Even in this, the 21st century, I’ve encountered other people, who are educated and clear-minded folks, who still don’t believe that it’s possible for humans to have the level of impact on the planet that the environmentalists claim.

    This touches on denialism, which is a very pernicious problem. When people simply do not want the discomfort of changing their beliefs to fit new realities, they are willing to endure, in some cases, quite dire consequences rather than change their thinking.

  25. Premises of Endgame

    Premise One: Civilization is not and can never be sustainable. This is especially true for industrial civilization.

    Premise Two: Traditional communities do not often voluntarily give up or sell the resources on which their communities are based until their communities have been destroyed. They also do not willingly allow their landbases to be damaged so that other resources—gold, oil, and so on—can be extracted. It follows that those who want the resources will do what they can to destroy traditional communities.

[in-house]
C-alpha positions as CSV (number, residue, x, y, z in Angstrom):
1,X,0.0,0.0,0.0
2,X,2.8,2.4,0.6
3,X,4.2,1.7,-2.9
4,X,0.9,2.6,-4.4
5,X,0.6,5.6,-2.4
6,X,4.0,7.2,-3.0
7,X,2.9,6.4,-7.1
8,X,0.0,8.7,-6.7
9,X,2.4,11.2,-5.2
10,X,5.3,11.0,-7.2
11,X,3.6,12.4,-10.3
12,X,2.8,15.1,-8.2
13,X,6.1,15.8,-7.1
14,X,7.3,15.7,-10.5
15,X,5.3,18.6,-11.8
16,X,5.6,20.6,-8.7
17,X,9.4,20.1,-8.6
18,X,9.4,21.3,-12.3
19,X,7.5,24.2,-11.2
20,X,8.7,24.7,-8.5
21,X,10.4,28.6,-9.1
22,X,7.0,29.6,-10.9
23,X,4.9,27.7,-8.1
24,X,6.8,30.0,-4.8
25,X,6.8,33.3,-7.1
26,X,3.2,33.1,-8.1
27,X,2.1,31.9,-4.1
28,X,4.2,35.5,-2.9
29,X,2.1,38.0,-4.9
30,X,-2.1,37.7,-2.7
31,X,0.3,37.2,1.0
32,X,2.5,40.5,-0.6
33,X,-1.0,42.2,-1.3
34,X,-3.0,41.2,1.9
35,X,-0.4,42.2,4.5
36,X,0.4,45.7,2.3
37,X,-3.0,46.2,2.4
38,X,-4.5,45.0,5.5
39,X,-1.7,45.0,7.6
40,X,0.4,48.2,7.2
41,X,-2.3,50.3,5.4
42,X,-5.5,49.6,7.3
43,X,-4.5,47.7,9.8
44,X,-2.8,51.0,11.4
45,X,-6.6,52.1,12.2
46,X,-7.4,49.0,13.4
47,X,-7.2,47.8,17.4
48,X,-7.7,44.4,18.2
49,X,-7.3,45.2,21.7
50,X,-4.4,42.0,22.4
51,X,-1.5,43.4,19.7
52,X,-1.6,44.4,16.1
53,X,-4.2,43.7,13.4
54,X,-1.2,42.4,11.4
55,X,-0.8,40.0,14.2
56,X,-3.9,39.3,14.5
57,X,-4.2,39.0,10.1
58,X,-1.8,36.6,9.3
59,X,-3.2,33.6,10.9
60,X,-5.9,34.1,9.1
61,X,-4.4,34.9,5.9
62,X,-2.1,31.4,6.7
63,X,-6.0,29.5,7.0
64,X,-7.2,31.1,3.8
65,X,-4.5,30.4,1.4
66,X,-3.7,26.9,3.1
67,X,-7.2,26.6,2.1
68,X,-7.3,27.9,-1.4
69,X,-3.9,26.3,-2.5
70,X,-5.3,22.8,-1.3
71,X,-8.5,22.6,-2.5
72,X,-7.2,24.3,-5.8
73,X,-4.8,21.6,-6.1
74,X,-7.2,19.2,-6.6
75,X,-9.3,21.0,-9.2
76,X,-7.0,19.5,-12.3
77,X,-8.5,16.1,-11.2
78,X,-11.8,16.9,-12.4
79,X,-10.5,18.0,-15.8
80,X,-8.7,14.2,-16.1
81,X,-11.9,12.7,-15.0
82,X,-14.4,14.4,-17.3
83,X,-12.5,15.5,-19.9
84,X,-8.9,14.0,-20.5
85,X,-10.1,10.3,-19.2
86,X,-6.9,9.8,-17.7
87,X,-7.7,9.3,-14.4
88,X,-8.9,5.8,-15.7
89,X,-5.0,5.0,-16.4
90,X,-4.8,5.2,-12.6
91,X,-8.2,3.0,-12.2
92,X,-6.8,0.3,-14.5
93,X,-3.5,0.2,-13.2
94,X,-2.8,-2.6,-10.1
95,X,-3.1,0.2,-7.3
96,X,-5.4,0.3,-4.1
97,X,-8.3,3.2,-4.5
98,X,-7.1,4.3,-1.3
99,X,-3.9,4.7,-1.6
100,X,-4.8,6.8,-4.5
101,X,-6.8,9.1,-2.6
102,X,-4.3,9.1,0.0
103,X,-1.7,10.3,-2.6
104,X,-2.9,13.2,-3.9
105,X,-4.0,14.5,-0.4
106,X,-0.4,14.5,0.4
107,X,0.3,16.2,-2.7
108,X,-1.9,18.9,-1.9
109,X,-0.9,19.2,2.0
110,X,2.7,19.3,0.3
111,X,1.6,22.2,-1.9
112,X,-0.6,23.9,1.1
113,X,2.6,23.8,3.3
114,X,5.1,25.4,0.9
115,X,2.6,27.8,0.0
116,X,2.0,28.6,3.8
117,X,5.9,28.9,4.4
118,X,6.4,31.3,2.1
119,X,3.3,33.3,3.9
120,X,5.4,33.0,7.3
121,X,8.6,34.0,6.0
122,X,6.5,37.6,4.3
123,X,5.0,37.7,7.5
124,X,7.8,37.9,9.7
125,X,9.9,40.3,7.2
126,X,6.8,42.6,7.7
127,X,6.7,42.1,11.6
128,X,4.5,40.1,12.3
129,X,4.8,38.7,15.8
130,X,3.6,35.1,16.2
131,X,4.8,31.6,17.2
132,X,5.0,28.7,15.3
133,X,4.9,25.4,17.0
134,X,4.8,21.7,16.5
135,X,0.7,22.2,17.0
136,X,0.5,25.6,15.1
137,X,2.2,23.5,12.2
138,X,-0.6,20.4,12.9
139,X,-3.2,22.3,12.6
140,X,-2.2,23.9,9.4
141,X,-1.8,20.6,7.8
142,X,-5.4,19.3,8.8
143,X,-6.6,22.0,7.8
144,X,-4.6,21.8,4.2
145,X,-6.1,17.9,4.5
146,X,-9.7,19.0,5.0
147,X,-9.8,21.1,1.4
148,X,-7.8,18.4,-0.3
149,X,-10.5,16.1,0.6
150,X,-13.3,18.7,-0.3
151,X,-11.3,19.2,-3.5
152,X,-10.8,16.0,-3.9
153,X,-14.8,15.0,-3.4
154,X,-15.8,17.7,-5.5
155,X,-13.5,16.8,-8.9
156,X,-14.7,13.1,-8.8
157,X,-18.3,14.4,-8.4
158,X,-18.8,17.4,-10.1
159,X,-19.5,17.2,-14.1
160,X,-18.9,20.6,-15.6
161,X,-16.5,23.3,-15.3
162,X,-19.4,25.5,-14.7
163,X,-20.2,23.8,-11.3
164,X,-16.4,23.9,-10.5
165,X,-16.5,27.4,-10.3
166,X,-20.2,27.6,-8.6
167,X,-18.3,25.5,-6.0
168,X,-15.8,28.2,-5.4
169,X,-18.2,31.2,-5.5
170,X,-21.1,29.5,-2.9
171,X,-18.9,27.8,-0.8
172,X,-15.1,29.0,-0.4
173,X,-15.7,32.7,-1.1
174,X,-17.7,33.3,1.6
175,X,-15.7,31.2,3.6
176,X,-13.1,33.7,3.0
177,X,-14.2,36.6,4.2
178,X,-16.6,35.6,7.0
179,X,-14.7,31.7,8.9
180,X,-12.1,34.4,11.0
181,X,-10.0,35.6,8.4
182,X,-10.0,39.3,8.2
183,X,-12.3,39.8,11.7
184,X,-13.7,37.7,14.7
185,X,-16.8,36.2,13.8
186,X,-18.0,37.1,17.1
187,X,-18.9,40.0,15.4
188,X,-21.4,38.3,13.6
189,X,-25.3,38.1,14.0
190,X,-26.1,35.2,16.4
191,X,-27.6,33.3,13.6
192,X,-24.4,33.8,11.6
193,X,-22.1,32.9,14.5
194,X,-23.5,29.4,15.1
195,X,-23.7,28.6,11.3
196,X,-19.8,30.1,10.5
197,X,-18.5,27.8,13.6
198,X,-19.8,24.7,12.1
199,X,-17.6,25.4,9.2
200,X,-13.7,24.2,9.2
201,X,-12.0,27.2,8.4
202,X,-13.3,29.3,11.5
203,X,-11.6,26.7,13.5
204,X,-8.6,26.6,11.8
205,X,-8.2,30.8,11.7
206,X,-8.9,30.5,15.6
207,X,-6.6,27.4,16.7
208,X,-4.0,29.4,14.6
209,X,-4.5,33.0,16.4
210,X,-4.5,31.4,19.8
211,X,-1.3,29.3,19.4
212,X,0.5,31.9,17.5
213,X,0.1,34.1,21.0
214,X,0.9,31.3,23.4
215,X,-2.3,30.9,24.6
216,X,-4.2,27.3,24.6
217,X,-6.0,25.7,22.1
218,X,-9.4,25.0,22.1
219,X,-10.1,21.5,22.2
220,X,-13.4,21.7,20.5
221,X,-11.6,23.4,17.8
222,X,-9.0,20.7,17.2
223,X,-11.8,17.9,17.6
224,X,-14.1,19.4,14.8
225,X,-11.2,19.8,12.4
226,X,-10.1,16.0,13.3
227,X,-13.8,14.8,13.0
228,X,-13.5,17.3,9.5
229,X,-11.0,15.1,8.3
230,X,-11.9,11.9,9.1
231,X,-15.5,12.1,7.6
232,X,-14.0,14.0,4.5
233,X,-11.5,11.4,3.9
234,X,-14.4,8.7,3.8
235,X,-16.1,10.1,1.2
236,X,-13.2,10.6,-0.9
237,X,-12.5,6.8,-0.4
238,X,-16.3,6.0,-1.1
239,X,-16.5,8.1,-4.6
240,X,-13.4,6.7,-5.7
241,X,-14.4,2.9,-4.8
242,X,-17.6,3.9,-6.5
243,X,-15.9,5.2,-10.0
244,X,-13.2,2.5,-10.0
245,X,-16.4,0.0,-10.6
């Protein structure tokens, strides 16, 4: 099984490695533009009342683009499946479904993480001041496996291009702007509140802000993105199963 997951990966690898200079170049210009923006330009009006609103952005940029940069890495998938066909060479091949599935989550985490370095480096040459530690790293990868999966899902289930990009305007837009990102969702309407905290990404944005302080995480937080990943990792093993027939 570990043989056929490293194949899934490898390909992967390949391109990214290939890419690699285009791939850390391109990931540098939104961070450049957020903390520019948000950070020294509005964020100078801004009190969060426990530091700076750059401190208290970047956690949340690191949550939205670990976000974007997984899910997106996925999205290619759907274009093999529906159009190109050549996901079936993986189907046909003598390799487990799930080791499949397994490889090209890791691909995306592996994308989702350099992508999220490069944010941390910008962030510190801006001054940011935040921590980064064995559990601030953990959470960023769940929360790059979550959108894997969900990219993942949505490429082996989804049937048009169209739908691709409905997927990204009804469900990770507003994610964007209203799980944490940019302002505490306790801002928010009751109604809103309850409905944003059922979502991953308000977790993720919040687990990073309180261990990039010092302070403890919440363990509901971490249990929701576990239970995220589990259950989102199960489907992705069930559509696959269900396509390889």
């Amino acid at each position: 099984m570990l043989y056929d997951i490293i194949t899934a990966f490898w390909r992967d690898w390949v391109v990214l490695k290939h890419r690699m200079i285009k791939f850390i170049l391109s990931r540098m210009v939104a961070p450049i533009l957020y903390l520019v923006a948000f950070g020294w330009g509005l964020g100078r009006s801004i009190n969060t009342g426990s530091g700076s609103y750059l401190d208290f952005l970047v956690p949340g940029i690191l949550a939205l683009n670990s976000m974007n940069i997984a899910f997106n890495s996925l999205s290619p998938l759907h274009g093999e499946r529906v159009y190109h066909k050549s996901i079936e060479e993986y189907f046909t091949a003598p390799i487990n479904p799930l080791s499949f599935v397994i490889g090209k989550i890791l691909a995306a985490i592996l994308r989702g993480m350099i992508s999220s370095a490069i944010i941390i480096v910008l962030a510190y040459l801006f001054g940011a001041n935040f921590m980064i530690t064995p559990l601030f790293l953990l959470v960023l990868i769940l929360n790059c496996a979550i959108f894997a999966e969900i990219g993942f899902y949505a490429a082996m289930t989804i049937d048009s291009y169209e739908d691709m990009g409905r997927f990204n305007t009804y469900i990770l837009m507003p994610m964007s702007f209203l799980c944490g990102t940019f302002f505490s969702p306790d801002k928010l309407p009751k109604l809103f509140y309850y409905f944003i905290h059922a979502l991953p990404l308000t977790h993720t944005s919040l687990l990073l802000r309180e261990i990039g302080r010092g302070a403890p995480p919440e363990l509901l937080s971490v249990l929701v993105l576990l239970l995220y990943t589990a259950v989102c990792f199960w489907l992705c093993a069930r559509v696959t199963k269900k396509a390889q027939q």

Premise Three: Our way of living—industrial civilization—is based on, requires, and would collapse very quickly without persistent and widespread violence.

  26. “How serious is the threat to the environment? Here is one measure of the problem: all we have to do to destroy the planet’s climate and biota and leave a ruined world for our children and grandchildren is to keep doing exactly what we are doing today, with no growth in the human population or the world economy.”

    Speth, Gus. The Bridge at the Edge of the World.

  27. Lowering the speed limit to 55 would postpone, not prevent, a long-term rise in the price of oil.

    I agree, though this is both valuable and the best we can hope for. More efficient vehicles cannot overcome the finite nature of fossil fuel resources, but they can give us more time to develop and deploy sustainable sources of energy.

  28. Is the global economy a Ponzi scheme? Part 1
    Are we all Bernie Madoffs, and what comes next?
    Posted by Joseph Romm (Guest Contributor) at 7:10 PM on 10 Mar 2009